Ideally you want to only take the Gaviscon advance until things settle down, during that time you should be adjusting your diet to lower your acid intake with should stop your ears from becoming sore from acid damage ever again!


  1. I also have TMJ, so not sure if it’s my acid reflux or TMJ causing ear pain. If it is acid reflux, are you saying that after 2-3 days (or maybe a week or so) of eating clean, that the pepsin will deactivate? So long as there is no acid coming back up to reactivate it?

    • Yes that’s right. If it’s the acid causing the pain, addressing your diet and stopping the acidic and trigger foods will undoubtedly be your best option.

  2. Thank you for this guide David. It feels like me ENT “specialist” has very little knowledge/advice on LPR and it’s great to know that I’m not completely alone through this. So far I’m 2 months into being diagnosed with LPR and keep procrastinating the diet recovery plan along with the PPI pills (Omeprazole 20MG)… Fatty foods and coffee are something that I am having a hard time eliminating from my life, especially coffee. If you could answer any of the questions below I would be extremely grateful:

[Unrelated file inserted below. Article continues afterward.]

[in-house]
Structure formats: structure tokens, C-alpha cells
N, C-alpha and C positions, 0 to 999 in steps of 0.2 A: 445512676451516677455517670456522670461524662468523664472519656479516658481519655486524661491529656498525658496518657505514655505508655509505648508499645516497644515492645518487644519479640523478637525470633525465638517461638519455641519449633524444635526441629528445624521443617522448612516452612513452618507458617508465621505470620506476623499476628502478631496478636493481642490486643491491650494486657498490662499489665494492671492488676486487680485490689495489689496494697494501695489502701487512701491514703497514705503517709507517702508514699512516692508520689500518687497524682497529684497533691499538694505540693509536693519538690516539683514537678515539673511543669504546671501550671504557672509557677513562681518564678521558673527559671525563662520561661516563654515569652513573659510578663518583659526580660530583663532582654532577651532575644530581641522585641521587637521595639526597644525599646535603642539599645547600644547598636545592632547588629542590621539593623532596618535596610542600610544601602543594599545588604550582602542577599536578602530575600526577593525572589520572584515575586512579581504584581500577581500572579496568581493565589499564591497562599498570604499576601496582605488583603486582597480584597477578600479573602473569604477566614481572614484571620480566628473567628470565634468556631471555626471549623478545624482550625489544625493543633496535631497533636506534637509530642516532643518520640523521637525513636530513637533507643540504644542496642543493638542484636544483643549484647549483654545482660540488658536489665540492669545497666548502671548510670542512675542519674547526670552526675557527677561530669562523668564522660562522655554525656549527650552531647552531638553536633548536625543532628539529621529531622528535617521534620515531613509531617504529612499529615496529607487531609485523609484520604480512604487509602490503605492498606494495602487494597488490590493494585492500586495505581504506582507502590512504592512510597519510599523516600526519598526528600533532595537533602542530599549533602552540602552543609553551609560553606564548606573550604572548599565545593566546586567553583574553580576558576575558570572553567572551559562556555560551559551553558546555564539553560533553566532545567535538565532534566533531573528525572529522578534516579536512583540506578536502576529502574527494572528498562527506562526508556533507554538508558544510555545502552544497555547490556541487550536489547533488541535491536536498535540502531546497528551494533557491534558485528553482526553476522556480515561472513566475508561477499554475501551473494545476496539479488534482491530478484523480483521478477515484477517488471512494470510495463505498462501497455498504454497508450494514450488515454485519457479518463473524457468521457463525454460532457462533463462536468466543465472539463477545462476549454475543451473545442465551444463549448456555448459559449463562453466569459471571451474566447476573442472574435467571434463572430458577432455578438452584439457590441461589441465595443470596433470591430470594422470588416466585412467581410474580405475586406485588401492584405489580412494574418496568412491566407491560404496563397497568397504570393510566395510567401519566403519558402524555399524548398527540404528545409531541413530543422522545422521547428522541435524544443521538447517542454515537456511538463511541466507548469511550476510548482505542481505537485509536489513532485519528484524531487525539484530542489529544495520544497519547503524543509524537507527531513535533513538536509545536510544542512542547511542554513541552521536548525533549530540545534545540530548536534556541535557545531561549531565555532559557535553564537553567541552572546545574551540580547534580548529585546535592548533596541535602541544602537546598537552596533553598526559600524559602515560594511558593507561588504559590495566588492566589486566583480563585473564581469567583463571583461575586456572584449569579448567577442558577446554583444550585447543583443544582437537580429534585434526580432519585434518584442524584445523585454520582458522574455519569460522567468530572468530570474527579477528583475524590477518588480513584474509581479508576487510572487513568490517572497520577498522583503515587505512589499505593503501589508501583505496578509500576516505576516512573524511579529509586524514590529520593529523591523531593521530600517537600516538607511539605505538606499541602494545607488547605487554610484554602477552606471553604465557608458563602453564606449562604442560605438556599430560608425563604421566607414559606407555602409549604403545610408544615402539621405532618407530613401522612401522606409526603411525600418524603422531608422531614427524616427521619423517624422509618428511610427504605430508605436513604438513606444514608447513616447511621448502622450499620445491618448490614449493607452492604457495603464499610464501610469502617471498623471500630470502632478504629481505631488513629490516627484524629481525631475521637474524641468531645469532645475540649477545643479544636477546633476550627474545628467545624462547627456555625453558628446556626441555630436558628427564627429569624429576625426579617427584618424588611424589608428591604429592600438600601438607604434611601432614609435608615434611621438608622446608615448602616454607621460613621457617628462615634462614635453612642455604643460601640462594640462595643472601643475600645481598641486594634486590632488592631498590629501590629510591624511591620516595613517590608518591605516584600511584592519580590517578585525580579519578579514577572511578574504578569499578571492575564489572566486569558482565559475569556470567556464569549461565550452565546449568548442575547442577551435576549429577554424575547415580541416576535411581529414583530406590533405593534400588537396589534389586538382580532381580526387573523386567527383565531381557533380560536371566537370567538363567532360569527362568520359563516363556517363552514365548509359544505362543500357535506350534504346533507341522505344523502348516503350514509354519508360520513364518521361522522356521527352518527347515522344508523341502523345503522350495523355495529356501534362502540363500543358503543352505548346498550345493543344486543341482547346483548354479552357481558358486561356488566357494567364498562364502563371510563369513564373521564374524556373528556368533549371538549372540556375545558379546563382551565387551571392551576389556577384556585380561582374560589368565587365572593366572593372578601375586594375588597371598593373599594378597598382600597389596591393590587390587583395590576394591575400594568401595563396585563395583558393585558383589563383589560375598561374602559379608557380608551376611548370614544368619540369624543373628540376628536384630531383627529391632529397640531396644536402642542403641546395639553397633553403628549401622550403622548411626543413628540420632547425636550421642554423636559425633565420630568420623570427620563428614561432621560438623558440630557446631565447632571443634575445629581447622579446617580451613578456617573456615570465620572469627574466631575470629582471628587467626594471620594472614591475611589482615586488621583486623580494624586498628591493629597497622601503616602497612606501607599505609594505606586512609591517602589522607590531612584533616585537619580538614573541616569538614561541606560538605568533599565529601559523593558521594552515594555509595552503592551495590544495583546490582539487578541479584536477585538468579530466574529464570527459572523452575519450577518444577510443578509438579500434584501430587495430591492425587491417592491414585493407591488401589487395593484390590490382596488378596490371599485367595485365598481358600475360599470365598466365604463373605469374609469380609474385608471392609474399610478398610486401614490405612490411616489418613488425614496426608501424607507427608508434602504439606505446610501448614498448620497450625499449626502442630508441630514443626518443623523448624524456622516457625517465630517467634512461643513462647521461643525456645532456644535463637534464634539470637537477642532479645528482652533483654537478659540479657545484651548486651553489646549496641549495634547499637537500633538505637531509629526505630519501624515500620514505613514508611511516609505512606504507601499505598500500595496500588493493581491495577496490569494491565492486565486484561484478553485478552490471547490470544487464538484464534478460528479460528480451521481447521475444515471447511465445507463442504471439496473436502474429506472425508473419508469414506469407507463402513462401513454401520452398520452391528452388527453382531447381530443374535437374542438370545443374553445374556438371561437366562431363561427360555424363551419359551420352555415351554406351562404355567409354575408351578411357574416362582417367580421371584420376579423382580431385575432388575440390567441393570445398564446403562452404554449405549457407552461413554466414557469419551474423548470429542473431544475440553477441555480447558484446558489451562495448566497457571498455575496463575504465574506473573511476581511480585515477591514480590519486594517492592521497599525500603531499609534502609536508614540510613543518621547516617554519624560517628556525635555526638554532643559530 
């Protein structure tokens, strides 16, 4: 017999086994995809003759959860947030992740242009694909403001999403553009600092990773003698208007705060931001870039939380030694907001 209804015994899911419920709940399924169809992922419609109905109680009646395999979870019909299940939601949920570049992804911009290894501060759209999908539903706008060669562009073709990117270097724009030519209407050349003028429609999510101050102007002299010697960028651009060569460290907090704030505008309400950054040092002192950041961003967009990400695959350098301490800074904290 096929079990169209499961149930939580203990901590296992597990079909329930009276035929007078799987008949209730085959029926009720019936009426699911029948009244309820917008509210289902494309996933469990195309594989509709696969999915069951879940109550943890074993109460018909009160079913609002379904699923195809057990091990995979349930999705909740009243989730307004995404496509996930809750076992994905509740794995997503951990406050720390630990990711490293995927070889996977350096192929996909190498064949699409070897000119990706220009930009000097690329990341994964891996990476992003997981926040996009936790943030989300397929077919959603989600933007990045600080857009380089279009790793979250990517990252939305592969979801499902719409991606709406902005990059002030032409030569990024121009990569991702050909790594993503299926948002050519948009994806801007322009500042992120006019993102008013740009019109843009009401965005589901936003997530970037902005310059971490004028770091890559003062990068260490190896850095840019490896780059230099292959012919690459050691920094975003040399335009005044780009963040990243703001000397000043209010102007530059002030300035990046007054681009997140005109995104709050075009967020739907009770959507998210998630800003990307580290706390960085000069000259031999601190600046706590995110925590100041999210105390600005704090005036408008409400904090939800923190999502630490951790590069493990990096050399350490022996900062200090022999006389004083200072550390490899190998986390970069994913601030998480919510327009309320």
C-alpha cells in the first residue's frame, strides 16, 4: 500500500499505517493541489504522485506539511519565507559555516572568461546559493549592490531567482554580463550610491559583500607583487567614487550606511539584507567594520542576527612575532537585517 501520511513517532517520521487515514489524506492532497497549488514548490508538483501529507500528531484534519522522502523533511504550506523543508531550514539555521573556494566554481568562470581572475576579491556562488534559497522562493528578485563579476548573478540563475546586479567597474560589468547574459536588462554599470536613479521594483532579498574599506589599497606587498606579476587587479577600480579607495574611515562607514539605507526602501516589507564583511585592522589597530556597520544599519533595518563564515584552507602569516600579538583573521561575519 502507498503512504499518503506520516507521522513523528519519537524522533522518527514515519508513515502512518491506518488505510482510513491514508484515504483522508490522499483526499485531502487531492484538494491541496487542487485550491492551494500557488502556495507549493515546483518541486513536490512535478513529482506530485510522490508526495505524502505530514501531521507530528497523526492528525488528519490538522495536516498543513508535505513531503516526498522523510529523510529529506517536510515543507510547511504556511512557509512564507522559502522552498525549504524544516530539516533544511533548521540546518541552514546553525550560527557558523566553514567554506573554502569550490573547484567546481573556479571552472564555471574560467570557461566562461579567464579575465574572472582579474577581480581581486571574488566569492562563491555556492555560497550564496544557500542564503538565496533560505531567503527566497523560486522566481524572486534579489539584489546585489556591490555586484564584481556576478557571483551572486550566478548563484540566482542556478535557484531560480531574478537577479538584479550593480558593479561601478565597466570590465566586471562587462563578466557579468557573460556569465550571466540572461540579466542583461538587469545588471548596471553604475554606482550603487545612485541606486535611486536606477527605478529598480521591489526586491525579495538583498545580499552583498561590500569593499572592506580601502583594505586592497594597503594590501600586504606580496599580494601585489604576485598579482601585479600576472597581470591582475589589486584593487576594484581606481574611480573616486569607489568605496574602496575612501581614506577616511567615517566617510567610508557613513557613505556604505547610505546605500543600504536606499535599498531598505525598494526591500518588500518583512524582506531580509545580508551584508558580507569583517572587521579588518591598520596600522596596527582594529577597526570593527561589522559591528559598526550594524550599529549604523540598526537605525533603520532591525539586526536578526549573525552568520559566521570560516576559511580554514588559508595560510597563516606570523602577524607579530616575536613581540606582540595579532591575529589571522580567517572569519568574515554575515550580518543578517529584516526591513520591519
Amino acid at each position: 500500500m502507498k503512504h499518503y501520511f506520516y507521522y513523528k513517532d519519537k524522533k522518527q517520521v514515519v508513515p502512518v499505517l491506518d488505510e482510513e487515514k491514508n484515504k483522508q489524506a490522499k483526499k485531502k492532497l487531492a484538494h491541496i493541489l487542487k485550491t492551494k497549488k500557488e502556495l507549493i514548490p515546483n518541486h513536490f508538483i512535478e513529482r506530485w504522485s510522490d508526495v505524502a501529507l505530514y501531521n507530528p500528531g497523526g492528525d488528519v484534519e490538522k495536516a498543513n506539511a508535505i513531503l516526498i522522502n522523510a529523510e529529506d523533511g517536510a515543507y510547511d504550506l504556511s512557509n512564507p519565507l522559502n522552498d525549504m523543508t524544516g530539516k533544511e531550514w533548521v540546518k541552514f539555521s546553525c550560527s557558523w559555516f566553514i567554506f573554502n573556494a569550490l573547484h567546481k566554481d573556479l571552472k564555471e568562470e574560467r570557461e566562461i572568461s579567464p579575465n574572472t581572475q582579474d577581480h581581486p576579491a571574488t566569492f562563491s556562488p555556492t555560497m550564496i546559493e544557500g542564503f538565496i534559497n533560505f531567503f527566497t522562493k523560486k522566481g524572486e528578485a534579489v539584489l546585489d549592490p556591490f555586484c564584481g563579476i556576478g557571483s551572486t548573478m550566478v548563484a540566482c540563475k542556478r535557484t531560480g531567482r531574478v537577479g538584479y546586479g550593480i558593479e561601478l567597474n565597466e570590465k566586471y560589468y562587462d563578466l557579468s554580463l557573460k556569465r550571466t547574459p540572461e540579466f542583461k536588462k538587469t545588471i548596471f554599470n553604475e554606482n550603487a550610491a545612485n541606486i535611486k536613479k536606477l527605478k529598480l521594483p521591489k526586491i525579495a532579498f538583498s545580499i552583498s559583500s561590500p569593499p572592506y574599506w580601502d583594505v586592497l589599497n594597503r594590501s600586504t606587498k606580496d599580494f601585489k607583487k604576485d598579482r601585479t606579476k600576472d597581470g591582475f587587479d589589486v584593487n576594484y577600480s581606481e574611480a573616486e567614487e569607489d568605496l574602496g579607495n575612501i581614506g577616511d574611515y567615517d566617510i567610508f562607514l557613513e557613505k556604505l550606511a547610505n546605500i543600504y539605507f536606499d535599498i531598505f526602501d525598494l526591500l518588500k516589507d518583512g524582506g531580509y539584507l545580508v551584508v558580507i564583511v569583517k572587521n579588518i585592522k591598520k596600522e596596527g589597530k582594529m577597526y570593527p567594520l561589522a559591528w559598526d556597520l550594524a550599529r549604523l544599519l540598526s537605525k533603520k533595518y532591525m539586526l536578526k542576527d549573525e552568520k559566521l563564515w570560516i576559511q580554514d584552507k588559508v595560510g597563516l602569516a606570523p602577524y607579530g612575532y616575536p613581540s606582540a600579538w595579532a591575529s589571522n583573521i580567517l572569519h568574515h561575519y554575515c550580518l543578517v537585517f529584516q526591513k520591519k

1) How long did you have to follow the diet before your symptoms went away?
    2) Did your symptoms ever completely go away (do you feel normal again)?
    3) Once you have healed your throat through the diet plan do you have to maintain this diet for the rest of your life?
    4) What happens if you eat something acidic once your throat has completely healed? Do all the symptoms come back immediately and then you have to start the recovery process over from scratch again?

    Like I said, any of these questions that you could answer would be extremely helpful. It is very difficult to find any straight answers regarding LPR.

    • Hey Brian,